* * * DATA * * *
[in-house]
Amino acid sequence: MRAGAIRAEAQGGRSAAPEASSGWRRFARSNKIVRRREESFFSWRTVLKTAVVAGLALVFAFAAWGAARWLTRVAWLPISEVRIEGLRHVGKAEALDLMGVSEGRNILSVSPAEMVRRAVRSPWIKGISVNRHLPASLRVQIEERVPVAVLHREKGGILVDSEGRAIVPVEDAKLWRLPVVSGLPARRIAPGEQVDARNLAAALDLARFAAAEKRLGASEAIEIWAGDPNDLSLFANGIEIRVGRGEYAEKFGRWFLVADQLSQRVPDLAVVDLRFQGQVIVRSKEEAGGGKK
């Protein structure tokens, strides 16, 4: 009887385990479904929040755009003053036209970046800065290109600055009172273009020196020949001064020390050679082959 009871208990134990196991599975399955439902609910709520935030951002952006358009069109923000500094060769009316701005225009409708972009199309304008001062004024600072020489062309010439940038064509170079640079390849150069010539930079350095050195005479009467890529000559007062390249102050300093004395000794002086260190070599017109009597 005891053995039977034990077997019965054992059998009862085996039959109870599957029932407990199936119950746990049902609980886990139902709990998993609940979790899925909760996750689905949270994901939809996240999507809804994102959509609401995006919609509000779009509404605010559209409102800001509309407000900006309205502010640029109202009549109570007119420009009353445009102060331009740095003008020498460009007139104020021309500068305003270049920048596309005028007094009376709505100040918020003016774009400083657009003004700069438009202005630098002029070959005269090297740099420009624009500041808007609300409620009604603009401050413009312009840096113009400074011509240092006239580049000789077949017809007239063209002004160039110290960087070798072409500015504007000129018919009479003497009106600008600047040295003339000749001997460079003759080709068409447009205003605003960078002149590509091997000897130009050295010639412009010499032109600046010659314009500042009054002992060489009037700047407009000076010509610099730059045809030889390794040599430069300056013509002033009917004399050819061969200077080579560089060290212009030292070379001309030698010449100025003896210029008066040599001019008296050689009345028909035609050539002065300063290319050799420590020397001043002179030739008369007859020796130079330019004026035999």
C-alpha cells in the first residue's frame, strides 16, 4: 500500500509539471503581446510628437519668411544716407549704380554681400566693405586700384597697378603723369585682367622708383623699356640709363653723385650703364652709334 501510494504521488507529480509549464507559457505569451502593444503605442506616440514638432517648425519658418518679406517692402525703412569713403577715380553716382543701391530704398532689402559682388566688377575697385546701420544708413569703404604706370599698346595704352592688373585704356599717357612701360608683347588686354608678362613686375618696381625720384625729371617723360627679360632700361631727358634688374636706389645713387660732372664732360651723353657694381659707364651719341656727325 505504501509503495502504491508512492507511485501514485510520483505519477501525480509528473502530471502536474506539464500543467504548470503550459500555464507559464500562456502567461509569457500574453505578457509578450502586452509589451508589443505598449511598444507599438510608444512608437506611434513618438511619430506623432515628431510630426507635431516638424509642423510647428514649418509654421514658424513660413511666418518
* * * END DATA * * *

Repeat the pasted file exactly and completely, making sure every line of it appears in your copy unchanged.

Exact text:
[in-house]
Amino acid sequence: MRAGAIRAEAQGGRSAAPEASSGWRRFARSNKIVRRREESFFSWRTVLKTAVVAGLALVFAFAAWGAARWLTRVAWLPISEVRIEGLRHVGKAEALDLMGVSEGRNILSVSPAEMVRRAVRSPWIKGISVNRHLPASLRVQIEERVPVAVLHREKGGILVDSEGRAIVPVEDAKLWRLPVVSGLPARRIAPGEQVDARNLAAALDLARFAAAEKRLGASEAIEIWAGDPNDLSLFANGIEIRVGRGEYAEKFGRWFLVADQLSQRVPDLAVVDLRFQGQVIVRSKEEAGGGKK
């Protein structure tokens, strides 16, 4: 009887385990479904929040755009003053036209970046800065290109600055009172273009020196020949001064020390050679082959 009871208990134990196991599975399955439902609910709520935030951002952006358009069109923000500094060769009316701005225009409708972009199309304008001062004024600072020489062309010439940038064509170079640079390849150069010539930079350095050195005479009467890529000559007062390249102050300093004395000794002086260190070599017109009597 005891053995039977034990077997019965054992059998009862085996039959109870599957029932407990199936119950746990049902609980886990139902709990998993609940979790899925909760996750689905949270994901939809996240999507809804994102959509609401995006919609509000779009509404605010559209409102800001509309407000900006309205502010640029109202009549109570007119420009009353445009102060331009740095003008020498460009007139104020021309500068305003270049920048596309005028007094009376709505100040918020003016774009400083657009003004700069438009202005630098002029070959005269090297740099420009624009500041808007609300409620009604603009401050413009312009840096113009400074011509240092006239580049000789077949017809007239063209002004160039110290960087070798072409500015504007000129018919009479003497009106600008600047040295003339000749001997460079003759080709068409447009205003605003960078002149590509091997000897130009050295010639412009010499032109600046010659314009500042009054002992060489009037700047407009000076010509610099730059045809030889390794040599430069300056013509002033009917004399050819061969200077080579560089060290212009030292070379001309030698010449100025003896210029008066040599001019008296050689009345028909035609050539002065300063290319050799420590020397001043002179030739008369007859020796130079330019004026035999």
C-alpha cells in the first residue's frame, strides 16, 4: 500500500509539471503581446510628437519668411544716407549704380554681400566693405586700384597697378603723369585682367622708383623699356640709363653723385650703364652709334 501510494504521488507529480509549464507559457505569451502593444503605442506616440514638432517648425519658418518679406517692402525703412569713403577715380553716382543701391530704398532689402559682388566688377575697385546701420544708413569703404604706370599698346595704352592688373585704356599717357612701360608683347588686354608678362613686375618696381625720384625729371617723360627679360632700361631727358634688374636706389645713387660732372664732360651723353657694381659707364651719341656727325 505504501509503495502504491508512492507511485501514485510520483505519477501525480509528473502530471502536474506539464500543467504548470503550459500555464507559464500562456502567461509569457500574453505578457509578450502586452509589451508589443505598449511598444507599438510608444512608437506611434513618438511619430506623432515628431510630426507635431516638424509642423510647428514649418509654421514658424513660413511666418518